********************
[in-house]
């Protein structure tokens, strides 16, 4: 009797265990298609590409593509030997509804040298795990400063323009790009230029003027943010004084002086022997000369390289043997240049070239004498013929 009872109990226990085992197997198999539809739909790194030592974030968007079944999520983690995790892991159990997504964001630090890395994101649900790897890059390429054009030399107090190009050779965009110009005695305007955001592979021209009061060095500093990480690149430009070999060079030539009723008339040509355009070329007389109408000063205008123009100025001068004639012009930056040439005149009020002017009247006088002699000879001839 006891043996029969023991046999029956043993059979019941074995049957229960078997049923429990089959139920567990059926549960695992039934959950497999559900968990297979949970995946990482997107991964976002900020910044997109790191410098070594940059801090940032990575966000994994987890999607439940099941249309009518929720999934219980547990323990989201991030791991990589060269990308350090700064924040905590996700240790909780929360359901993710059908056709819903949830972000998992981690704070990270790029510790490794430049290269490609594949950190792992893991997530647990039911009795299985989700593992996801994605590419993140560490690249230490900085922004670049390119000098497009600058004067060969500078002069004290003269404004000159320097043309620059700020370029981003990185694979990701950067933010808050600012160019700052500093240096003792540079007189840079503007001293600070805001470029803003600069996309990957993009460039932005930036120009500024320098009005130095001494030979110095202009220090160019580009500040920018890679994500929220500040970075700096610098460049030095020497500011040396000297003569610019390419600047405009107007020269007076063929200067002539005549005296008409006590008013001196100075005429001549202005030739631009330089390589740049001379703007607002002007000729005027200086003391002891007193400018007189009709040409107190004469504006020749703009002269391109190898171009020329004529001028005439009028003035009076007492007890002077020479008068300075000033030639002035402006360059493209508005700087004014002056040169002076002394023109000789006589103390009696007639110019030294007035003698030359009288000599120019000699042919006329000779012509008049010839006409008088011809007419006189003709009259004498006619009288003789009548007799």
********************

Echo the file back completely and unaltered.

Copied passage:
[in-house]
């Protein structure tokens, strides 16, 4: 009797265990298609590409593509030997509804040298795990400063323009790009230029003027943010004084002086022997000369390289043997240049070239004498013929 009872109990226990085992197997198999539809739909790194030592974030968007079944999520983690995790892991159990997504964001630090890395994101649900790897890059390429054009030399107090190009050779965009110009005695305007955001592979021209009061060095500093990480690149430009070999060079030539009723008339040509355009070329007389109408000063205008123009100025001068004639012009930056040439005149009020002017009247006088002699000879001839 006891043996029969023991046999029956043993059979019941074995049957229960078997049923429990089959139920567990059926549960695992039934959950497999559900968990297979949970995946990482997107991964976002900020910044997109790191410098070594940059801090940032990575966000994994987890999607439940099941249309009518929720999934219980547990323990989201991030791991990589060269990308350090700064924040905590996700240790909780929360359901993710059908056709819903949830972000998992981690704070990270790029510790490794430049290269490609594949950190792992893991997530647990039911009795299985989700593992996801994605590419993140560490690249230490900085922004670049390119000098497009600058004067060969500078002069004290003269404004000159320097043309620059700020370029981003990185694979990701950067933010808050600012160019700052500093240096003792540079007189840079503007001293600070805001470029803003600069996309990957993009460039932005930036120009500024320098009005130095001494030979110095202009220090160019580009500040920018890679994500929220500040970075700096610098460049030095020497500011040396000297003569610019390419600047405009107007020269007076063929200067002539005549005296008409006590008013001196100075005429001549202005030739631009330089390589740049001379703007607002002007000729005027200086003391002891007193400018007189009709040409107190004469504006020749703009002269391109190898171009020329004529001028005439009028003035009076007492007890002077020479008068300075000033030639002035402006360059493209508005700087004014002056040169002076002394023109000789006589103390009696007639110019030294007035003698030359009288000599120019000699042919006329000779012509008049010839006409008088011809007419006189003709009259004498006619009288003789009548007799």